Archive for the ‘antenna’ Category
We're done with the editing of Episode #164 and here it is for your listening pleasure. In this episode, your hosts tackle topics from Bugbook computers to permanent amateur radio licenses, from Turing phones to Raspberry Pi computers and from antenna modeling software to lobster on pizza. We hope everyone will find something to enjoy. Please let us know by sending us feedback. We'd love to hear from you.
73 de The LHS Crew
The BLT-Plus Balanced line QRP tunerI was looking for a QRP tuner for the 1Watter 40m transceiver I am building that would work with both balanced feedline antennas as well as coax feedline. The traditional Z-Match tuner is quite efficient at tuning balanced line antennas and the built-in SWR bridge gives you an all-in-one tuner and SWR indicator without having to take a separate SWR meter along with its inherent mess of cabling a separate SWR meter. The BLT in the name stands for "Balanced Line Tuner".
|The Kit as it comes out of the bag|
Why use a z-match ?
- Matches balanced loads without the use of lossy baluns.
- Being a parallel resonant circuit, the Z-match can provide some band-pass filtering for your receiver and harmonic attenuation for your transmitter.
- A well-designed Z-match tuner has a high Q and is more efficient (less lossy) than other types of tuners.
- The fixed inductor simplifies construction (no taps or rollers needed).
The secret sauce
Built in SWR indicator
|SWR bridge with LED indicator|
|Switch to Tune to present a low SWR to the transmitter while matching, switch to Operate when finished|
- The kit is provided with really nice water slide decals that give it a commercial look (if you don't ruin them like I did). The instructions recommend applying a clear coat to the decals after they are applied. I used a Krylon matte finish clear coat which indicated it was fine for metals and plastics but it partially melted the decals and caused them to bubble. I'd suggest testing whatever you are going to clear coat them with first.
- Don't over tighten the plastic tuner shafts or you won't be able to slide the knobs on (yes I did).
- The binding posts have little plastic spacers that separate and it isn't obvious. If you install them and wonder how they don't ground themselves (like I did) you've done it wrong and will have to go back after it's together and try to remove them with all the wiring in place.
- The bolts for the binding posts are very soft metal and the nuts can strip them if you apply too much force (yep I did that too).
- The main toroid has three sets of windings and they overlap. Pay attention to the instructions about winding them all in the same manner (clockwise or counter clockwise) or you will have to rewind them (yep, I did that too).
- The 3 windings on the main toroid overlap so you won't be able to go back and verify your turns when doing the 2nd and 3rd winding so count carefully (ask me how I know).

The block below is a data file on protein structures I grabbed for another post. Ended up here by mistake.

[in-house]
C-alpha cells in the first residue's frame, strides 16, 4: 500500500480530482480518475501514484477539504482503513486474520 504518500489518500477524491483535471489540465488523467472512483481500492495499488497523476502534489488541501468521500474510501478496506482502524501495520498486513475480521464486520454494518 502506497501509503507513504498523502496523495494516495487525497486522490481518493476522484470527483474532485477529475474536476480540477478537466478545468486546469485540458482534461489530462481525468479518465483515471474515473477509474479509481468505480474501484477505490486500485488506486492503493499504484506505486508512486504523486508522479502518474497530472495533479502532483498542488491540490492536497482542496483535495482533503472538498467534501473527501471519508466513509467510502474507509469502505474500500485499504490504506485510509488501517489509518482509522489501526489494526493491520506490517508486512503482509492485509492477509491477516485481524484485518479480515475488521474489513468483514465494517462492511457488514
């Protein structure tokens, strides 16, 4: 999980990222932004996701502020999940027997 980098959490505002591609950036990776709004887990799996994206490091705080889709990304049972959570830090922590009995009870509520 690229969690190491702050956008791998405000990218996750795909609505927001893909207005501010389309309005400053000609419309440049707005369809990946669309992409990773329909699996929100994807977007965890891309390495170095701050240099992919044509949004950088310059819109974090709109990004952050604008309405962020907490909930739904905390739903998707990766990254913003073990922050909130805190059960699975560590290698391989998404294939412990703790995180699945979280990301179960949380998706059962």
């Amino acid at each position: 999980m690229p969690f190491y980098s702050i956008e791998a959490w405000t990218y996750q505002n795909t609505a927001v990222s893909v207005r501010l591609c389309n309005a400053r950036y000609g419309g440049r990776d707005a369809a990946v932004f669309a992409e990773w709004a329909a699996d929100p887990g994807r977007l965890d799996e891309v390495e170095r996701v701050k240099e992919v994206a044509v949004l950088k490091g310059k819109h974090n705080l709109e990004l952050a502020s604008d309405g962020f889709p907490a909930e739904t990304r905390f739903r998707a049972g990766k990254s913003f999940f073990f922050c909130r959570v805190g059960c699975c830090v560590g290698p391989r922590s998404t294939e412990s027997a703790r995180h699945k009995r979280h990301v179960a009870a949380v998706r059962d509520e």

- Temporarily attach the SWR bridge to the front panel to get the spacing correct to solder the LED leads.
|My messy toroid winding... but it's working fine|
- Connect your transmitter and antenna.
- Choose the appropriate switch in the back for coax or balanced line antenna (Up for coax, Down for balanced line).
- Start with the inductance switch on the back set to low-impedance (Low-Z) because it is the most efficient. It uses the 6 turn secondary rather than the 12.
- Switch the front switch to "Tune"
- Key the transmitter and be sure you are using 5 watts or less
- Turn the "Load" knob first until you see a dimming of the LED then the "Tune" knob to make it go out completely
- The knobs interact so you'll need to go back and forth between them to achieve best match
- If you can't get a good match switch the inductance switch on the back to "High Z" and try again
- Don't apply power too long at a time during tune because the 50 Ohm resistors are heating up in there during the Tune process
- When the LED goes out or gets very dim you have a very good match. Switch to "Operate" and enjoy a well matched antenna
|Result of having to rewind the secondaries made it messier than I'd like|
Five by Nine... QRP... How can it be?
I gave him reports as he switched back and forth from running barefoot ~75w to his amp ~500w. With his amp on he was an S9, running barefoot he was S8. So the amp gave him one additional S unit. In terms of hearing him I would have been hard pressed to tell much difference simply by volume. He was perfectly copyable without noise with the amp off.
We also did some tests with my station at reduced power (as if...) At 10w-12w output I received a S9 to S9+10. Reducing output to 5 watts netted me a S8 report and when I reduced to 1 watt (one watt) he was still able to comfortably copy me and I received an S5. So with my station at 1 watt and his running 500 watts we could still converse via SSB. Ladies and Gentlemen you don't need as much output wattage as you think you do.
He was running through a newly constructed homebrewed vertical while I was using my 80m OCF Dipole. We didn't discuss what sort of radial system he had installed, but the difference in antennas was likely the deciding difference in our stations. We were about 500 miles apart and his vertical probably had more low-takeoff gain than my dipole, or possibly more ground loss so I probably had better high angle gain on him for the short 500 mile skip. I think the take-away from this exercise is that the antenna is generally the key rather than transmitter power. If I can get 6 dB of gain from my antenna I have in essence quadrupled my effective radiated power. Quadrupled? Yes, Quadrupled effective output power.
Power and S-Units
- A Power Ratio: dB = 10 Log P2/P1
- A Voltage Ratio: dB = 20 Log V2/V1
You increase 3dB each time you DOUBLE your power
You increase 3dB each time you DOUBLE your power. So to gain one S-Unit you must quadruple your power.